Unknown author A page spread of No. 16. Redjoena bambang Lempita, an illustrated tale from Kern's Sundanese manuscripts Manuscripts Collection MS 1673/14

the national library magazine :: december 2009 ::

above Two seventeenth-century propaganda pamphlets in the Kern Collection: Waerachtich verhael, van 'tgeene inde Eylanden van Banda, in OostIndien ... 1622 (right) and Waerachtich verhael vande Tijdinghen gecomen uit de Oost-Indien, met het jacht ghenaemt de Haze ... 1624 (left) below Unknown artist Plate XIII: A variety of fishing implements and methods reproduced from Ethnographische Atlas by C.A. Schröder ('s Gravenhage: Nijhoff, 1885)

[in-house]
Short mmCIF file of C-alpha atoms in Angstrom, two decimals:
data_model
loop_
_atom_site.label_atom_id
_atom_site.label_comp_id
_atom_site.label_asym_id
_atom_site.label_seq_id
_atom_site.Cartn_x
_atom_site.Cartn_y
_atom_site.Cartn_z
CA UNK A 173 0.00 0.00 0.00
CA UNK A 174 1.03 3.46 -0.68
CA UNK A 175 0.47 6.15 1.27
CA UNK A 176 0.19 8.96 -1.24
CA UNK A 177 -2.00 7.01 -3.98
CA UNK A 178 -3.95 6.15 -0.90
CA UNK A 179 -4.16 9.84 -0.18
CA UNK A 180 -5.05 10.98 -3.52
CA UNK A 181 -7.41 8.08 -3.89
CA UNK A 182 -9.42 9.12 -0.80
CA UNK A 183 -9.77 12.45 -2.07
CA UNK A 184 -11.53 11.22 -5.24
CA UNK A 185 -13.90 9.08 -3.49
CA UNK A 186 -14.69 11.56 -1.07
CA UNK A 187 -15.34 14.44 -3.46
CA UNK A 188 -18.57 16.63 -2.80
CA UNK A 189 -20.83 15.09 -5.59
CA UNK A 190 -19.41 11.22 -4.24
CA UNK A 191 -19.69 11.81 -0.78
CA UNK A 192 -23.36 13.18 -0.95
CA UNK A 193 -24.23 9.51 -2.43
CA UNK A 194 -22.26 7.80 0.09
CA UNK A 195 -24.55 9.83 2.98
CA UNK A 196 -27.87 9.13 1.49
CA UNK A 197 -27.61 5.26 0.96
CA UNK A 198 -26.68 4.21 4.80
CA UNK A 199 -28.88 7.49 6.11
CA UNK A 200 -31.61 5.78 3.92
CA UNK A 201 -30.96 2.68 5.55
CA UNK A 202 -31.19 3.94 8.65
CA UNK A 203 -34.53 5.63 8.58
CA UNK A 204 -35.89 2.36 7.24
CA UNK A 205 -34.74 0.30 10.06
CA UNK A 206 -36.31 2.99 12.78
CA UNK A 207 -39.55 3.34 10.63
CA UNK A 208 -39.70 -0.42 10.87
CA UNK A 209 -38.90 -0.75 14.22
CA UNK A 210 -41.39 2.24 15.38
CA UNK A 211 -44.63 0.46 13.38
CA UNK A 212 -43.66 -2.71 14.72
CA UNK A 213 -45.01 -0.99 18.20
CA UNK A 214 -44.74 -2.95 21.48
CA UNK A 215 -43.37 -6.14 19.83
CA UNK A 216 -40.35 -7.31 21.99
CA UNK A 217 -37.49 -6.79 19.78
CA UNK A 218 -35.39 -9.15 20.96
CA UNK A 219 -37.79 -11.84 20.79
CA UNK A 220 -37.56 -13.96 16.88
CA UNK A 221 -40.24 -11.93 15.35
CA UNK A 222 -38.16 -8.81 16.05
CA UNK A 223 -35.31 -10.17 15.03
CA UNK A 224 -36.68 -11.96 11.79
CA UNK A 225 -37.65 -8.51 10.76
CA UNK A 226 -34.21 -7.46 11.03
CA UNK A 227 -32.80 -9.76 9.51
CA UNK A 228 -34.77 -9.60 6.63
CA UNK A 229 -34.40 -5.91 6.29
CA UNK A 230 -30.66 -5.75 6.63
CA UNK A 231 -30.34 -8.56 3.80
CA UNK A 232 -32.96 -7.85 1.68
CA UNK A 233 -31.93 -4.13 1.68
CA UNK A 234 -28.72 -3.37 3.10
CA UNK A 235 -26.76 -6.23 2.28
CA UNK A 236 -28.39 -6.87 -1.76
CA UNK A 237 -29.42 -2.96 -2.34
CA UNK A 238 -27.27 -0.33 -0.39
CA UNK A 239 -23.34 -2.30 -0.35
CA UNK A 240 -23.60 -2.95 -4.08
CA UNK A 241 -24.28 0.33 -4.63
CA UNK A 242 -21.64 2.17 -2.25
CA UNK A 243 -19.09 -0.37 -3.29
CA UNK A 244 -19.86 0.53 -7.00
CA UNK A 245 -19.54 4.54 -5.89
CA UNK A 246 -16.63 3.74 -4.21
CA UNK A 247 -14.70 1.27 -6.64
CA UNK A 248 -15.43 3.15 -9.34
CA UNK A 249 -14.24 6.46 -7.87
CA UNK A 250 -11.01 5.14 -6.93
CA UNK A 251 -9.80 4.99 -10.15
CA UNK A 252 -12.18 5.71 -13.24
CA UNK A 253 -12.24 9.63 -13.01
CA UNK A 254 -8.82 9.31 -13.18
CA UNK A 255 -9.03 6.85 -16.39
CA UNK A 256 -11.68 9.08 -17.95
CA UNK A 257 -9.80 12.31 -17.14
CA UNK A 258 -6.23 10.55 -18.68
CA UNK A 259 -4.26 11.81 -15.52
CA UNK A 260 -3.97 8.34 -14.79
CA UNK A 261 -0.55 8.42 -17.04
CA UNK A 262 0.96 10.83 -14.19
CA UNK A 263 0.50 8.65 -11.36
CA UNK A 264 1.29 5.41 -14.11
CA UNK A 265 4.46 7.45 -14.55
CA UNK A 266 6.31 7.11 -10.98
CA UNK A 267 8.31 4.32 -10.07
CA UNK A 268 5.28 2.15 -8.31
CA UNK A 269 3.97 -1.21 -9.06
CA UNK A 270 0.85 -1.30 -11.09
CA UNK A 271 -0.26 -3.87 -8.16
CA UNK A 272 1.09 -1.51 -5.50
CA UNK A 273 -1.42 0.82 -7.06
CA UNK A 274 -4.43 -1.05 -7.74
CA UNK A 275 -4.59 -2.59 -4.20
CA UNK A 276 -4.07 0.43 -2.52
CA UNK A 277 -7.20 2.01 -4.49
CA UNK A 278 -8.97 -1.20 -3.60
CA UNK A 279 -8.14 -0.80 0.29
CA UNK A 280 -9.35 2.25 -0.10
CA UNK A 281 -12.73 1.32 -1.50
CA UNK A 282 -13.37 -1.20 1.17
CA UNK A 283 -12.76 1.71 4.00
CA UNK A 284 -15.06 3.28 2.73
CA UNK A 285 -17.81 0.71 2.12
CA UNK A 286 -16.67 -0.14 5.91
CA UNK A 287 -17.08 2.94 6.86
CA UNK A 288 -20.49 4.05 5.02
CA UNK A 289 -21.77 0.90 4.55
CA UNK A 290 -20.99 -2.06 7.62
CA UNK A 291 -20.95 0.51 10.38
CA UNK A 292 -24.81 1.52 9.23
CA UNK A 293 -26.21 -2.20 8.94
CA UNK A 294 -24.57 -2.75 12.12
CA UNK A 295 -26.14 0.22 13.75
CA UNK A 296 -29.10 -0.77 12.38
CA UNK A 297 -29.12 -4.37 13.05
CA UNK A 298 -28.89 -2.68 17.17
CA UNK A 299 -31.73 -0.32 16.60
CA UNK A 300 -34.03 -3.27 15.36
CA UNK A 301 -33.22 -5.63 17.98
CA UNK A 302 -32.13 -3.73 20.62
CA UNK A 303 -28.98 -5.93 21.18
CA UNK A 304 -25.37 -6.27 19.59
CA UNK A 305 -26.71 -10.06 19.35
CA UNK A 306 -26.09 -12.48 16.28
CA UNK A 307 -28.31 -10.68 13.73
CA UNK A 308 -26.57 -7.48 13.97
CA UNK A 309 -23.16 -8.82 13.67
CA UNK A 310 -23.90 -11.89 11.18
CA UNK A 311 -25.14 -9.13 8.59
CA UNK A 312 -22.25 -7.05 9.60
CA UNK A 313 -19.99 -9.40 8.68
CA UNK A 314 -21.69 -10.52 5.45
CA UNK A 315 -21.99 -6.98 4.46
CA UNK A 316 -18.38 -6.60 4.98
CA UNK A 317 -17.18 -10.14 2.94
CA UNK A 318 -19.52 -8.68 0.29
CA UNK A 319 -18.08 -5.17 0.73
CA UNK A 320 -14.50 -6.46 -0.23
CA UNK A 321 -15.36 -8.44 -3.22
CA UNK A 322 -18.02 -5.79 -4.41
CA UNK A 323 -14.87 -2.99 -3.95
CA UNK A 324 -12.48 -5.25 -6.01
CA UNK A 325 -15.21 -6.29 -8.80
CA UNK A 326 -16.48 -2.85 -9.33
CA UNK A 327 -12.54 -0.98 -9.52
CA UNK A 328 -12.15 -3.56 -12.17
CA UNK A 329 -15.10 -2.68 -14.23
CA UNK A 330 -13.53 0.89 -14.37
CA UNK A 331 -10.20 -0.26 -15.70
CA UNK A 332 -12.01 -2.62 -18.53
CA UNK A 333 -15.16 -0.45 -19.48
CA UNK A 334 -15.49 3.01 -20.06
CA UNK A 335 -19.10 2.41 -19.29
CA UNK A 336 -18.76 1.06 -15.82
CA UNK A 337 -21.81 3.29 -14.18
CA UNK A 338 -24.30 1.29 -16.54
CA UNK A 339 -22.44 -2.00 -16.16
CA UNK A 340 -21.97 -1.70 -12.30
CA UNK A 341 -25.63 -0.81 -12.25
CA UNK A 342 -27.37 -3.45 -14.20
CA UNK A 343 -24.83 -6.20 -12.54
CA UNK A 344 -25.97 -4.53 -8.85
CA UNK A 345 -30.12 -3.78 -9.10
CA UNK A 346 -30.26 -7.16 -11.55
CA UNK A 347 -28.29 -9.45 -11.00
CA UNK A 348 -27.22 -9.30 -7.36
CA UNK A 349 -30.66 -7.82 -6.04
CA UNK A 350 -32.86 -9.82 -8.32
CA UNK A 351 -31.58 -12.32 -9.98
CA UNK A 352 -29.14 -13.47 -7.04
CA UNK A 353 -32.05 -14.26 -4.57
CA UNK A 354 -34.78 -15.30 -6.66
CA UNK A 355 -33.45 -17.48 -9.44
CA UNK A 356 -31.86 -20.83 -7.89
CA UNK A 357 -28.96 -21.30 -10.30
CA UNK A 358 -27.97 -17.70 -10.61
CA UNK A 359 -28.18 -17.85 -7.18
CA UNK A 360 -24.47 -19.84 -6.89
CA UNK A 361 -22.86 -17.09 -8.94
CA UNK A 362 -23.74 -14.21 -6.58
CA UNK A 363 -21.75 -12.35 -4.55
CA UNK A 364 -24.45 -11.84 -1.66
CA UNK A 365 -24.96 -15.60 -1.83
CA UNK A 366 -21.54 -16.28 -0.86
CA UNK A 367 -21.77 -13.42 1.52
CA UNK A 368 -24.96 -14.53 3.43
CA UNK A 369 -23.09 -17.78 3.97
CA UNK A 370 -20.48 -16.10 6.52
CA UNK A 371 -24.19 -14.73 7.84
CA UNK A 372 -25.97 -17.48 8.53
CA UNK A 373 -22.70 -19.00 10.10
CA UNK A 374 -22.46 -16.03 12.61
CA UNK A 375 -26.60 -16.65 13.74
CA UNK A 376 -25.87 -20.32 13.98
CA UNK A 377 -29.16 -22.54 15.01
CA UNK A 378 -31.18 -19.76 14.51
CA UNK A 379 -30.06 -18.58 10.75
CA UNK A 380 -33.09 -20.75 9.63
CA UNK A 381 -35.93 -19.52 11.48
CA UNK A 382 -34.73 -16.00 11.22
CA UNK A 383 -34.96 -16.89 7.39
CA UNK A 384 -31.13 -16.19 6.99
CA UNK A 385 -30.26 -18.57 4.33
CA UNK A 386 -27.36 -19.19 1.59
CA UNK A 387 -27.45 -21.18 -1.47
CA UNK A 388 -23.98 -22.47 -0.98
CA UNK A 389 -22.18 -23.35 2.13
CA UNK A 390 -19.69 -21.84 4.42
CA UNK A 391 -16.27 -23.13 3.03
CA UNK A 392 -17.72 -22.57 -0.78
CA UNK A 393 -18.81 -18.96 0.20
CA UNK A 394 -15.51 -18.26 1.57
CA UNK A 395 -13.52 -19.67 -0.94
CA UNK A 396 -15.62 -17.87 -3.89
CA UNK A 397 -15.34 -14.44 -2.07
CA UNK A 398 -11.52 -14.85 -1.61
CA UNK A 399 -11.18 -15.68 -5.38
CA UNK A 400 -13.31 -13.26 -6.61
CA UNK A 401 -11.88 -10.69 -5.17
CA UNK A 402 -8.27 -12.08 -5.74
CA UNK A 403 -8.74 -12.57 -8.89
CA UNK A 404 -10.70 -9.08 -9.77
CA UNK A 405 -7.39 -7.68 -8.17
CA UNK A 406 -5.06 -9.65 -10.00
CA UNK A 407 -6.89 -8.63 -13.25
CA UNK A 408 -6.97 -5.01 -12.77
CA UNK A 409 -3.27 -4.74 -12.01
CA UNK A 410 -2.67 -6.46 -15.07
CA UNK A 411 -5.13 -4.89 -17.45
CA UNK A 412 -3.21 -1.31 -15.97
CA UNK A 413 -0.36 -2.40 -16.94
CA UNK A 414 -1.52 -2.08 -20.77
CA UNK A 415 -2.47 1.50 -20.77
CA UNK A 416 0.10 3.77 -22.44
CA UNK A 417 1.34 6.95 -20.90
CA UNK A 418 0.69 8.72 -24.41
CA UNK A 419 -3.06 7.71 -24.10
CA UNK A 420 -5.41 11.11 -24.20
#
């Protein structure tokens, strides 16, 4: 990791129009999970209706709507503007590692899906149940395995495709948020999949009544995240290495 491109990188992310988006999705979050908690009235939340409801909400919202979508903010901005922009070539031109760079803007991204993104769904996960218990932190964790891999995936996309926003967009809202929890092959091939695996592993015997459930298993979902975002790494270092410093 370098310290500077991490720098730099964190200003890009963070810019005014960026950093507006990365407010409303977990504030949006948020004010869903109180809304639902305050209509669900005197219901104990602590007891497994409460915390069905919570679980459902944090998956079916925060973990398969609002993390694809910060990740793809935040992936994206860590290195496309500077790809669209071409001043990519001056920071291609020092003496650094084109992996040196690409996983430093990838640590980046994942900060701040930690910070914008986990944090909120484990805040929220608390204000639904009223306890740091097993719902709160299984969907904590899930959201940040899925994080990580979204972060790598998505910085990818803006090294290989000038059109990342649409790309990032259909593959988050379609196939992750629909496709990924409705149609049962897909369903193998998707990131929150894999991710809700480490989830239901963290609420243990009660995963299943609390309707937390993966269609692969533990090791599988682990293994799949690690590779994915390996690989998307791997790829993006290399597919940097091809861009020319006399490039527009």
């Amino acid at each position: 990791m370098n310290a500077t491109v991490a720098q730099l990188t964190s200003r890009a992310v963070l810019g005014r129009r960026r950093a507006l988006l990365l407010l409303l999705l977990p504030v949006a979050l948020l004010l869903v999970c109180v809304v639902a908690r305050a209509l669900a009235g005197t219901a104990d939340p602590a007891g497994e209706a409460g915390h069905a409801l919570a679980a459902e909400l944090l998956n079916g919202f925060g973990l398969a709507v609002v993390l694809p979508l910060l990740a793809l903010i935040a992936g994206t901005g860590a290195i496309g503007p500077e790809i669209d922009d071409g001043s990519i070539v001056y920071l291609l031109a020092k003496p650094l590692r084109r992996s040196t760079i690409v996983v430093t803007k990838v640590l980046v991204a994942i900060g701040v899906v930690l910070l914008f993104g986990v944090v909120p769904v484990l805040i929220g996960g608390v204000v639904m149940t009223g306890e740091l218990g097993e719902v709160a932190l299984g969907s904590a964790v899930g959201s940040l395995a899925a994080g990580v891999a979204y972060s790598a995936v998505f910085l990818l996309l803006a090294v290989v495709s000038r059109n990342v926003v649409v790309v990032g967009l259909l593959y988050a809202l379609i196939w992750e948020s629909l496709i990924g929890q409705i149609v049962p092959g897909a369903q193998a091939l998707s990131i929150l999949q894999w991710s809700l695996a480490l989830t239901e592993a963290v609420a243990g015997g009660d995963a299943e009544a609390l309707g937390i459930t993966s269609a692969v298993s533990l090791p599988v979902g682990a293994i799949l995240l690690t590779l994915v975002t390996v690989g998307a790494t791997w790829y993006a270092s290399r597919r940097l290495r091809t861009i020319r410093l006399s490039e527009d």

Some of the Library's oldest and rarest holdings about Indonesia are in the Kern Collection. There are fascinating early seventeenth-century pamphlets, which were part of a propaganda war between The Netherlands and England. These countries were rivals over the lucrative spice trade in Southeast Asia, previously dominated by the Portuguese. A 1622 Dutch pamphlet, Waerachtich verhael, van `tgeene inde Eylanden van Banda, in OostIndien (A True Account of What Happened in the Banda Islands in the East Indies) seeks to justify the Dutch invasion of the Banda Islands in 1621 to suppress rebellion and enforce their spice monopoly against local and English traders. These small islands were famous as the world's only source of valuable nutmeg and mace. During their invasion the Dutch killed or enslaved many Banda Islanders. There is also a pamphlet from 1624, Waerachtich verhael vande Tijdinghen ... (A True Account of the News that Came out of the East Indies) that deals with events in Ambon in 1623, when English traders were arrested for alleged conspiracy to take over the trading post and kill its Dutch governor. Some were executed after confessing under torture. This episode marked the end of the English presence in Ambon. While the Dutch pamphlet said the matter was `managed lawfully ... by men of honesty and conscience', the English referred to the events as the Amboyna Massacre. Nicolas Gervaise's Description historique du royaume de Macacar (Historical Description of the Kingdom of Makasar), published in Paris in 1688, is another item in the Kern Collection. Gervaise was a young French missionary in Siam (Thailand) from 1681 to 1685.